Chef Peter Tseng and restaurateurs Nikesh Lamba and Japtej Ahluwalia of Soy Soi provide an update of what’s cooking
Food trends used to be dictated by chefs in the past years but lately we have seen that diners are now the pivotal game-changers in driving the Indian food service industry. There has been an upsurge of veganism and plant-based protein diet, as well as usage of alternative flour products like banana flour. People are getting conscious of what they eat and at the same time, the impact of its consumption on the environment. Here are some current trends:
The focus has been on health and wellbeing, and food is where it all starts. Thereby we have seen home-grown health food concepts cropping up across all food platforms promoting healthy dining and customised diet food offering like eat.fit, FreshMenu, Food Darzee, and others.
Ancient Grains and Millets
Usage of ancient grains like millets and alternative flour varieties will gain more acceptance and chefs will find innovative ways to create and promote their usage on the menu.
Home Cooked Food
The increasing popularity of home chefs is also making in-roads into mainstream dining out and the food delivery scene with diners steering away from fast food.
Home Grown Farms
Organic and in-season food has been there for years now, but the coming years will see more and more chefs having their own farm in their restaurant backyards or rooftops, and actively participating in the process of farming with local farmers as diners become more concerned about where their food comes from.
Given the current culinary landscape and the talks about wellness, fermented food is featured more on menu and gaining acceptance these days, not limiting to just sauerkraut or kimchi but unfamiliar and exciting products like Burmese tea leaf, kombucha and seasonal veggies, to name a few. Although preserving food using microorganism has been around since the inception of cooking, it was due to the commercialisation of food products that we saw canned and packaged food products, with added commercial preservatives to extend the shelf life of products, making their way into the kitchens.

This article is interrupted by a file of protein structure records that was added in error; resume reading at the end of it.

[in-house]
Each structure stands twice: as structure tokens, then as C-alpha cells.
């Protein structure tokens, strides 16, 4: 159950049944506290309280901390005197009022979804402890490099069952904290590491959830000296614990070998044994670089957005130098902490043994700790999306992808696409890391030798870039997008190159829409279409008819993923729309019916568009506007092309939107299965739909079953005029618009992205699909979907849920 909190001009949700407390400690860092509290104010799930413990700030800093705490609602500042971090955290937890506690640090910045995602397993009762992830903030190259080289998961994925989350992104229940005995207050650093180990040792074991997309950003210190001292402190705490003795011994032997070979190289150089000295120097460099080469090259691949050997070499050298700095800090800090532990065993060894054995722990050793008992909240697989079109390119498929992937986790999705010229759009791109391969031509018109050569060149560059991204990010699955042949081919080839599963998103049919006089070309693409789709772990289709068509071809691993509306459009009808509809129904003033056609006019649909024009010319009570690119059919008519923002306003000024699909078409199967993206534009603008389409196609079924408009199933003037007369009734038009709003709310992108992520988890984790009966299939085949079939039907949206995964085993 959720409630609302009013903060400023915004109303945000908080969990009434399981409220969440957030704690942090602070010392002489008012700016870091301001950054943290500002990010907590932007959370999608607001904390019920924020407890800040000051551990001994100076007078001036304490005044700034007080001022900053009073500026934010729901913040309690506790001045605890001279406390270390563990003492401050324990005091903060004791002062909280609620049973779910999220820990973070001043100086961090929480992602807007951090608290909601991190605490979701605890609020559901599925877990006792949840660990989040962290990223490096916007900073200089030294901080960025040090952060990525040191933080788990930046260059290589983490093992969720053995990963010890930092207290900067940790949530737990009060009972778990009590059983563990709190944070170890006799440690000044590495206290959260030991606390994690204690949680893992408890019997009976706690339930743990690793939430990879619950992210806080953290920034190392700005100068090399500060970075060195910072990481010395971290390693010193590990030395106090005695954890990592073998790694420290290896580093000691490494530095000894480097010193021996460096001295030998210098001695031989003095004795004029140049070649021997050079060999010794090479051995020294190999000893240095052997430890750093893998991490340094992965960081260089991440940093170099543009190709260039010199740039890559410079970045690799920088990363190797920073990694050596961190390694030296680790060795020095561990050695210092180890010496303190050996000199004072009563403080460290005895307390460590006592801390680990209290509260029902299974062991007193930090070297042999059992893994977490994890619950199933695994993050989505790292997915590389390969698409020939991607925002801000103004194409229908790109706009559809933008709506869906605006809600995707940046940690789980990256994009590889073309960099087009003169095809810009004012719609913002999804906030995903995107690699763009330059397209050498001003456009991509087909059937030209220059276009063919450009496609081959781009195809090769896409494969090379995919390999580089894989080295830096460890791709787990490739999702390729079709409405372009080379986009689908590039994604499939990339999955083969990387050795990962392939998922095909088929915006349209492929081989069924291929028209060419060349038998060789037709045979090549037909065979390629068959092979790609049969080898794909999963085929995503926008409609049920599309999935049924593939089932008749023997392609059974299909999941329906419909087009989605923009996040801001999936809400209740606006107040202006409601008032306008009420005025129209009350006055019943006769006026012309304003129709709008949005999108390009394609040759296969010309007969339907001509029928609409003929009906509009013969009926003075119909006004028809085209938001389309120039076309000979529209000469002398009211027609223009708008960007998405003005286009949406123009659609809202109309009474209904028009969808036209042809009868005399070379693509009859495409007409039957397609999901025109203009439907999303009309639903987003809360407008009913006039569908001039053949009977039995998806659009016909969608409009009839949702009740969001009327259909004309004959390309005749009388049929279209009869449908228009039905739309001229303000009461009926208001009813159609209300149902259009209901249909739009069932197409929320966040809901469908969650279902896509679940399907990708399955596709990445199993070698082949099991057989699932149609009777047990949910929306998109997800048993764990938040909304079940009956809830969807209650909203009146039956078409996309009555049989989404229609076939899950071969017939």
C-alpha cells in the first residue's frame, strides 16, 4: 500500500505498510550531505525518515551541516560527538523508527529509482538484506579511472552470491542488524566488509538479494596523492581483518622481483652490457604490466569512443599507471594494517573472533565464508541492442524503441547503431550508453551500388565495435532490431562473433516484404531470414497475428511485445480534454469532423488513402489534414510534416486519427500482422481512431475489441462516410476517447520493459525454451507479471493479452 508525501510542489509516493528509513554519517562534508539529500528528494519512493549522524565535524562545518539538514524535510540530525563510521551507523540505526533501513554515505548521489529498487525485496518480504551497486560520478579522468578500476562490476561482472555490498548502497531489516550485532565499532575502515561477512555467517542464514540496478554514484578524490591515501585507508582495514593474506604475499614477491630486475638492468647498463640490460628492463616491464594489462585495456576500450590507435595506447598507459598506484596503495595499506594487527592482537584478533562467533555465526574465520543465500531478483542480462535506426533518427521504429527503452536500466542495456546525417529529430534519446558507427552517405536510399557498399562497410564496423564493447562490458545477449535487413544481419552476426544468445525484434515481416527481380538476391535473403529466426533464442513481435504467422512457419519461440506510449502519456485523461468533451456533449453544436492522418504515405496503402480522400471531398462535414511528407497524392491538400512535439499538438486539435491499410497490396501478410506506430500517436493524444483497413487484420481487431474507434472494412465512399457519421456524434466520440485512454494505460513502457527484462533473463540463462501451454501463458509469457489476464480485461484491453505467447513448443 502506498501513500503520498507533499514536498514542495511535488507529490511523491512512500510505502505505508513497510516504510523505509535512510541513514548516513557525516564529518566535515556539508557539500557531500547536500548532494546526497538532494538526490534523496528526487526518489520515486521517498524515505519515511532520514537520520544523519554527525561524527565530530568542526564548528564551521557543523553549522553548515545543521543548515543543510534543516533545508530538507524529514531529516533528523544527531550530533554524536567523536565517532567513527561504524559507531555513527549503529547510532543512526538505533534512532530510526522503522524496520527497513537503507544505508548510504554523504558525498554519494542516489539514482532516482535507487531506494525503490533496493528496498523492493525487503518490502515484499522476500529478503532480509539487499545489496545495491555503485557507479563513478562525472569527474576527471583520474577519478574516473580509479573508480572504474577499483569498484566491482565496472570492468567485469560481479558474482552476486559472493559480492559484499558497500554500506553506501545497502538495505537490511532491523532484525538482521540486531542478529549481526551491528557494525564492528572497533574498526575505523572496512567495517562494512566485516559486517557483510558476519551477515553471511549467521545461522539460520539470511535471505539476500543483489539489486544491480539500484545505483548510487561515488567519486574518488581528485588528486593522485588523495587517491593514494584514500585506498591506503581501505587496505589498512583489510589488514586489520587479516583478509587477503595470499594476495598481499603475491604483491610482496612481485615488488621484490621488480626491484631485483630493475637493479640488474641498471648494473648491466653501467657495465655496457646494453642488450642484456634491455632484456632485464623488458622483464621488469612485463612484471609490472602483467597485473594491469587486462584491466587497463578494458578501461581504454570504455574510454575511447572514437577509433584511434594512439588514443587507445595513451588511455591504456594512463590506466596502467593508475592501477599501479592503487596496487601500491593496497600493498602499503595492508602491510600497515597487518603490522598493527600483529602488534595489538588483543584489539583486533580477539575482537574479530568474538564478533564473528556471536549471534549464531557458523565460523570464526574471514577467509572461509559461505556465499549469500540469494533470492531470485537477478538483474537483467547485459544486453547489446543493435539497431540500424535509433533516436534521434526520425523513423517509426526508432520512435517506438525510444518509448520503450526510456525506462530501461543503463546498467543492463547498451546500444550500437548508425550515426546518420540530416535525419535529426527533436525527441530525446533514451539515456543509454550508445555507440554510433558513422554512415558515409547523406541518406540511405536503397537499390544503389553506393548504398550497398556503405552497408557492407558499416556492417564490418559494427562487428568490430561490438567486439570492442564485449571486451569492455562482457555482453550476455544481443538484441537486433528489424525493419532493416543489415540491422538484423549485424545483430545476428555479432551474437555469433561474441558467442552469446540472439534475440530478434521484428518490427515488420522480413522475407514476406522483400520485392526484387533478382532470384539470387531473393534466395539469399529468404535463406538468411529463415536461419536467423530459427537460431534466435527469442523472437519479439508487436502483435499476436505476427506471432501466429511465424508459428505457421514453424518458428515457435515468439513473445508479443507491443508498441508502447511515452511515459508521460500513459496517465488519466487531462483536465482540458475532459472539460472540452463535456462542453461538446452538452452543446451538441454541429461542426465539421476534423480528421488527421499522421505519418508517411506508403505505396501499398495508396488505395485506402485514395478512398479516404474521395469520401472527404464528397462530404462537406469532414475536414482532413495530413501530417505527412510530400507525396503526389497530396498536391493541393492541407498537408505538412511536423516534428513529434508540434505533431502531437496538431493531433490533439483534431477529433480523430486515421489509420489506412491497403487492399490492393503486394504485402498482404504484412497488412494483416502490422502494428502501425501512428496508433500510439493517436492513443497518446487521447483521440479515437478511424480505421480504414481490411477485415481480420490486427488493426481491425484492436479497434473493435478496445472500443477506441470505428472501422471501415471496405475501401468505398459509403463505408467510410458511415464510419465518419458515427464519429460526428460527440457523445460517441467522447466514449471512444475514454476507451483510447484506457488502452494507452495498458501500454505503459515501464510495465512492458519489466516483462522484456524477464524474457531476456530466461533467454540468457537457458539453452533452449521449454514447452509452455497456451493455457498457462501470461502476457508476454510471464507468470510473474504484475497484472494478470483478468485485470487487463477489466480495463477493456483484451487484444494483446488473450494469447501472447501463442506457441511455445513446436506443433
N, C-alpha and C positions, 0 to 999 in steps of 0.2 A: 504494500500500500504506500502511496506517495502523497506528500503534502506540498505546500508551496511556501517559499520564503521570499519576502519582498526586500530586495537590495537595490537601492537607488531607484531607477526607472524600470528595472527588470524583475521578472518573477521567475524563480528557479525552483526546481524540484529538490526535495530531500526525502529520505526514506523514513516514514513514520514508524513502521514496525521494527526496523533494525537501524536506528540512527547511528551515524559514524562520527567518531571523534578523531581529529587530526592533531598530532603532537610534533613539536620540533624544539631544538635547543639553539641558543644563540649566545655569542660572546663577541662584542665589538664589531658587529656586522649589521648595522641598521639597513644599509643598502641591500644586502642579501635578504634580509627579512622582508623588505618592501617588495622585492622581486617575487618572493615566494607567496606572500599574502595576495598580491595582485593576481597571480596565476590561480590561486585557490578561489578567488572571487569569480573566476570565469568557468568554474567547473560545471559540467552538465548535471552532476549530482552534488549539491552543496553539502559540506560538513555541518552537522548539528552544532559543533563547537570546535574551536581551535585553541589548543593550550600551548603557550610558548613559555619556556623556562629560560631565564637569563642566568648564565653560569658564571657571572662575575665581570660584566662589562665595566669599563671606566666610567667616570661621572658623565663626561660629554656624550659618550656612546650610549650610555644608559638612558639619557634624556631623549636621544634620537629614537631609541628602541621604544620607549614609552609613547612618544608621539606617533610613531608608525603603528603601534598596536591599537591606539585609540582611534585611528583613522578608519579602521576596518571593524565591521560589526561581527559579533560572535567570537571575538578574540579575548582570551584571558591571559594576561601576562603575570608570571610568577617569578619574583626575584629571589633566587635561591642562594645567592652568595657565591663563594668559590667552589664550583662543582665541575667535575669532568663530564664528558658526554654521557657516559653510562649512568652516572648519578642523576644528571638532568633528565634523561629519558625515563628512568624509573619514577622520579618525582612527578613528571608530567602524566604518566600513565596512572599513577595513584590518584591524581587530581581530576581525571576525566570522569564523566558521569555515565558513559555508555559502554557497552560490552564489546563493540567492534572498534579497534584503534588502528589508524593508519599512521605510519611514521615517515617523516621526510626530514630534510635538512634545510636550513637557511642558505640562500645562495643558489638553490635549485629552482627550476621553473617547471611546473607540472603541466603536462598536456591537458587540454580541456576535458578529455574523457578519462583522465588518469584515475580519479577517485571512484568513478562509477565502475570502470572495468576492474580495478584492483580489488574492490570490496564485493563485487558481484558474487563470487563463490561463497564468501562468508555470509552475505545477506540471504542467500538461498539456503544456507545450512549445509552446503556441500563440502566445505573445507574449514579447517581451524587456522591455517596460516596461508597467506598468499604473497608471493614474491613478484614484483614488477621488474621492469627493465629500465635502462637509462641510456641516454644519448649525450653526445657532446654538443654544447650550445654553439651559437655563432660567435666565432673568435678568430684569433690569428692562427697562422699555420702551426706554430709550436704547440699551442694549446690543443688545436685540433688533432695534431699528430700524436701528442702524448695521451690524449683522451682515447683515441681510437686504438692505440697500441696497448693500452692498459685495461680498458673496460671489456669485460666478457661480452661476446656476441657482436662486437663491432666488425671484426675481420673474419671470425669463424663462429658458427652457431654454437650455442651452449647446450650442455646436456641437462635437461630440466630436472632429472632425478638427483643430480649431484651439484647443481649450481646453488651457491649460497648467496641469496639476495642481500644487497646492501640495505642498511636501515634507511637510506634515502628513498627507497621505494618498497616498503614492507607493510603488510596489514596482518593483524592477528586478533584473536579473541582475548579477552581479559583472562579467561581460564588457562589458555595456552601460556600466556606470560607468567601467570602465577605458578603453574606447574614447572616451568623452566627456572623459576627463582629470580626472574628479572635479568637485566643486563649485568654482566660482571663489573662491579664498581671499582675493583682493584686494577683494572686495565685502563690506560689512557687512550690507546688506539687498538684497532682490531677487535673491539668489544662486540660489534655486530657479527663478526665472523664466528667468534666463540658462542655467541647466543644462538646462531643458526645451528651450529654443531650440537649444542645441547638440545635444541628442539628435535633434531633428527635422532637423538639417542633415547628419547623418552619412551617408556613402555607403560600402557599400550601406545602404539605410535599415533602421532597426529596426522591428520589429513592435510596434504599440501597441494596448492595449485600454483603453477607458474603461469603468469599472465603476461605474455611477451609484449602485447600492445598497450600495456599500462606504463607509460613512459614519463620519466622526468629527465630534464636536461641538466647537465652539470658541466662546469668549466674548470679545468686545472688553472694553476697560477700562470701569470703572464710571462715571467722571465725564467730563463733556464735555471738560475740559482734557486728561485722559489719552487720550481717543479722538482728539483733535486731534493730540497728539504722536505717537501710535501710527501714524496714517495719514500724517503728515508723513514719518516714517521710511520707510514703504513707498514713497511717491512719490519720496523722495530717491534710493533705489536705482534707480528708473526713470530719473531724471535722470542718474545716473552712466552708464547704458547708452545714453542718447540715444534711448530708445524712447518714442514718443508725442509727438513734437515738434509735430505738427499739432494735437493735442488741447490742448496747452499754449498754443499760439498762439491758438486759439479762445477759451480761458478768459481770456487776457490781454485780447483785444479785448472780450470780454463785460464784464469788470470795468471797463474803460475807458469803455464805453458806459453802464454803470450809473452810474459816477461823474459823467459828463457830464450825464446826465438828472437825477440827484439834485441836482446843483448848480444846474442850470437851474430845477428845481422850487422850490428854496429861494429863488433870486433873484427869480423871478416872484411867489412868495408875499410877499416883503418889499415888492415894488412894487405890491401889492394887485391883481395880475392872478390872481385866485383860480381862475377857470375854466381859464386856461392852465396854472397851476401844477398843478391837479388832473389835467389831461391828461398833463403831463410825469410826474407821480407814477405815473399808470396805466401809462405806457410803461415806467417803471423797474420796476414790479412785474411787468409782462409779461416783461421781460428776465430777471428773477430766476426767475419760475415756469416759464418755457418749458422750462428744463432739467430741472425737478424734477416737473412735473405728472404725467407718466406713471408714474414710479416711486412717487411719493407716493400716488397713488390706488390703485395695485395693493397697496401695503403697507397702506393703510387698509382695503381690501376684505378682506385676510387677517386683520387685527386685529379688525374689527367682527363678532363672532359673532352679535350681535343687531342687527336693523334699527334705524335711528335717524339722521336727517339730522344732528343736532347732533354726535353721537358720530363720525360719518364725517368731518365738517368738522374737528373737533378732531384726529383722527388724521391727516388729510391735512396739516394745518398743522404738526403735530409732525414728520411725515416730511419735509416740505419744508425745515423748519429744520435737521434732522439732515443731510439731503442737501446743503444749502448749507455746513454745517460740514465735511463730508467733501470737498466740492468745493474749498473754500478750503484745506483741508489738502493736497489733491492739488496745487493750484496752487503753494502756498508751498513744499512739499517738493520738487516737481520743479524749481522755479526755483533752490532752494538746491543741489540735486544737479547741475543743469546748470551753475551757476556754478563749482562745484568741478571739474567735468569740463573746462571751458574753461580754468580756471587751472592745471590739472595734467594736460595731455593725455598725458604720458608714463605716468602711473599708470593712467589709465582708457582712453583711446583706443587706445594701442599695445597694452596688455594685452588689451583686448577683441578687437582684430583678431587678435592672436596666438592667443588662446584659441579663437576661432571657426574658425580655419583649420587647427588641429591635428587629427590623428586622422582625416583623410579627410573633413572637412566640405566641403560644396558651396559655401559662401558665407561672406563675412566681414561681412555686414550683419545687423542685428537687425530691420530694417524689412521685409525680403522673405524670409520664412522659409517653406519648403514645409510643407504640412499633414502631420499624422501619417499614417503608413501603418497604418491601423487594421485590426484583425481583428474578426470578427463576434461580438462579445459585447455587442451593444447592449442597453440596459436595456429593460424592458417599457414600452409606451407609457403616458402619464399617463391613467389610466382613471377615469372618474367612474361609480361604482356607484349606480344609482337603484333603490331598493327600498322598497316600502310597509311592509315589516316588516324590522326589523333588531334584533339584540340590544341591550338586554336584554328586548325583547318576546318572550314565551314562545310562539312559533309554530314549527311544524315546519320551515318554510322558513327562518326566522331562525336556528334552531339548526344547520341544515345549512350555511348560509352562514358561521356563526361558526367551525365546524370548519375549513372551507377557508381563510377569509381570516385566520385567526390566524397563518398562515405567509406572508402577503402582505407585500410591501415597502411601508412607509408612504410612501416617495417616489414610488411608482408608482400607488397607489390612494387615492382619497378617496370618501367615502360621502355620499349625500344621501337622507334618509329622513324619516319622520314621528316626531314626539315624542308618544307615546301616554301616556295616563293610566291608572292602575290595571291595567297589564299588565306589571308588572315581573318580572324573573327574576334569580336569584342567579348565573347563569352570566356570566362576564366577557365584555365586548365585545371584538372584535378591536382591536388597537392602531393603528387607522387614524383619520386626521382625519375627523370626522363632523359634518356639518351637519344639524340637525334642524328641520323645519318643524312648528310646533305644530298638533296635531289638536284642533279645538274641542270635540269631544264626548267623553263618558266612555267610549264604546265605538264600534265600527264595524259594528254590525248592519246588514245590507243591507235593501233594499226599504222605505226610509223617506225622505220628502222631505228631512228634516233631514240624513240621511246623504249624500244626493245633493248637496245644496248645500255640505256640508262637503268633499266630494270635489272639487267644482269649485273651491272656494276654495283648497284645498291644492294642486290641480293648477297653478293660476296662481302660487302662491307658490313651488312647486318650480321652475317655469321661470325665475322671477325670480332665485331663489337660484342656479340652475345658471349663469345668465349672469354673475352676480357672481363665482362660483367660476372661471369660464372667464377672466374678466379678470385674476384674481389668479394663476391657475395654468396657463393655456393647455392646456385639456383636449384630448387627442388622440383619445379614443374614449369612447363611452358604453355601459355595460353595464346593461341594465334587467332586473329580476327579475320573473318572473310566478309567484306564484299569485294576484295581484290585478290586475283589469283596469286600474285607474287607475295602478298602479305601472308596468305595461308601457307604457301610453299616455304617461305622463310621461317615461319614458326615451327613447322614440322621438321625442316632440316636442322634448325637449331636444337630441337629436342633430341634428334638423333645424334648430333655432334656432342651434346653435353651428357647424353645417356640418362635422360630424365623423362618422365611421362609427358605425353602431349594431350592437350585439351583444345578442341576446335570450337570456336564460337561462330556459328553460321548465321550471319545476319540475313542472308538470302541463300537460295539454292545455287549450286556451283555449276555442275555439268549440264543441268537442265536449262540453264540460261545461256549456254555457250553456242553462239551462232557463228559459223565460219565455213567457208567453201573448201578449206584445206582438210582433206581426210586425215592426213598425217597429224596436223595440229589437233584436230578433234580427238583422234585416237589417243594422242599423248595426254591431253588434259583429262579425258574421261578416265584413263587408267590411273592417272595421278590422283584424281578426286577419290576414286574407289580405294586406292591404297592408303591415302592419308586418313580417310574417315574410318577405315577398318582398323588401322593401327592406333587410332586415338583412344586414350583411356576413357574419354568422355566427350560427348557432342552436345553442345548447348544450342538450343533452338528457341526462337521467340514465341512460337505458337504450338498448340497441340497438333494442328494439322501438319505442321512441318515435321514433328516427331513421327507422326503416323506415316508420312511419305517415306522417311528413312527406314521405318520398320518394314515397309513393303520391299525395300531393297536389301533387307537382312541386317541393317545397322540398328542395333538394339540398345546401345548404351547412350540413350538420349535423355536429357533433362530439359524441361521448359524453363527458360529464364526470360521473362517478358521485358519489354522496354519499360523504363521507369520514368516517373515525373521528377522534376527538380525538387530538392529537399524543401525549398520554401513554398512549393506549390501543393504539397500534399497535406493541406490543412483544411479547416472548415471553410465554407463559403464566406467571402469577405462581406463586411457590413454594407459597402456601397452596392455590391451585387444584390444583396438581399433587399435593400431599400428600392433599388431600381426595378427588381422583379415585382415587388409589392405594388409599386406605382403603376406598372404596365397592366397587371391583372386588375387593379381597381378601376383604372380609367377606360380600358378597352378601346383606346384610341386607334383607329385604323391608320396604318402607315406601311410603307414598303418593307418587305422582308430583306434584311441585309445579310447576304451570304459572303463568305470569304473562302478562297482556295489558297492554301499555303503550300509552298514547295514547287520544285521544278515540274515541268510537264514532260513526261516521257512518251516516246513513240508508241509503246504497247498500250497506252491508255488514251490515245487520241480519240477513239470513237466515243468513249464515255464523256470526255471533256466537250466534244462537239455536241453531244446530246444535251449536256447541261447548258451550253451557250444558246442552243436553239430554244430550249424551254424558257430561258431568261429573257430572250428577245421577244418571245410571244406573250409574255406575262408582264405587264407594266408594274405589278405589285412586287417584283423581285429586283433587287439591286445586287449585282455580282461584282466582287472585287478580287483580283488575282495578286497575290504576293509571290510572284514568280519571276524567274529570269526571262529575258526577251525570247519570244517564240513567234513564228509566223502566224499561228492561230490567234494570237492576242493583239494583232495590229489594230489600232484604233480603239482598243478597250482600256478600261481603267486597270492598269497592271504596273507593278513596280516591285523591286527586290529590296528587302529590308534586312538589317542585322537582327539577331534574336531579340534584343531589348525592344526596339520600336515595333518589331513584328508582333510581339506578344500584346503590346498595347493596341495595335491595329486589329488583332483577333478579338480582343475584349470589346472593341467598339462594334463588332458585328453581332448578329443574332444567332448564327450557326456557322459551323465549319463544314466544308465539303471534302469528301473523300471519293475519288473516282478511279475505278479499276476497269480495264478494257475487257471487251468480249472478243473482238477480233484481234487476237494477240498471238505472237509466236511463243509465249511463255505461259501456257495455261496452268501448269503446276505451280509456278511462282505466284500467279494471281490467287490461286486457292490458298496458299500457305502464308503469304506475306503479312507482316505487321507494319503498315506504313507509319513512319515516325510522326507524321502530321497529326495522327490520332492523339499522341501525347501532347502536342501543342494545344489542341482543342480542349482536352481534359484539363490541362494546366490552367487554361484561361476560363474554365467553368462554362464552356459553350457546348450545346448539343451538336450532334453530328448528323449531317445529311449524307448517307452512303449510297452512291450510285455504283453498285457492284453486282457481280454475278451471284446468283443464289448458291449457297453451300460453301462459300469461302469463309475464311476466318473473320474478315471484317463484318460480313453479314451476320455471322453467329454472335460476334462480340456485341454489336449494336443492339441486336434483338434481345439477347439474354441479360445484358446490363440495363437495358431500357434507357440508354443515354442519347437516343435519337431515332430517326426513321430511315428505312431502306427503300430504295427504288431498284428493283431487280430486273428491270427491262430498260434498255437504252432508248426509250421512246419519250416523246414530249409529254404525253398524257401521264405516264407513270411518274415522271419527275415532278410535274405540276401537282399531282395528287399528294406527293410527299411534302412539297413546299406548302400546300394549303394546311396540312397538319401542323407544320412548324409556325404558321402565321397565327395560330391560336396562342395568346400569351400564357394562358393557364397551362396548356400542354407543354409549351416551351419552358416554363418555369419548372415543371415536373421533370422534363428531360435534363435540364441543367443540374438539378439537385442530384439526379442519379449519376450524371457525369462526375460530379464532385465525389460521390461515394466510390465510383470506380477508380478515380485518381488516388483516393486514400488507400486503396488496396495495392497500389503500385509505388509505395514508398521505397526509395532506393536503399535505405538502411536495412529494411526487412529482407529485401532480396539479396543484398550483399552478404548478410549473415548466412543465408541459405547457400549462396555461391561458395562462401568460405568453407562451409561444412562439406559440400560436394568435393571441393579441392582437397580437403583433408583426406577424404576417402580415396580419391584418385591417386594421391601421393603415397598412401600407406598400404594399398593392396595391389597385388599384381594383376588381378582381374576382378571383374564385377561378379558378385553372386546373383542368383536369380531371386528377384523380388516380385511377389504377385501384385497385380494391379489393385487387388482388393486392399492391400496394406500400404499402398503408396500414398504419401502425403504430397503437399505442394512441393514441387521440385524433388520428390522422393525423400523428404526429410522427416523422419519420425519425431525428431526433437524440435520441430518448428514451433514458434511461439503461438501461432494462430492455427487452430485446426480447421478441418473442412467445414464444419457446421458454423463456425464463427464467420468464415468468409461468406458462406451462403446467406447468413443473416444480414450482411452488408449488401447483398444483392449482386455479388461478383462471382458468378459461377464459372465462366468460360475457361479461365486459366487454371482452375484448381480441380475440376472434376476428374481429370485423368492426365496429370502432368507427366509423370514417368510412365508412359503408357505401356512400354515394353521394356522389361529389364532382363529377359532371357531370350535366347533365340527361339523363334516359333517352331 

Ironically, we Indians had always maintained a healthy and balanced diet but due to the onslaught of western lifestyle and rise in fast food, it has taken a toll on the health and wellbeing, and now we are in fact going back to our roots.
The other factor that is driving the food service industry is the impact of consumption on the environment and this has led to plant-based protein movement as opposed to animal-based protein.
There are pros and cons with regards to plant-based protein diets as they are looked down upon as incomplete proteins, lacking in one or more of the nine essential amino acids and not complete proteins. But that opens up to another debate altogether. The point is that animal husbandry is taking a huge toll on our natural resources which is limited and it is the need of the hour to conserve and protect our environment. Here are some eye-opening facts: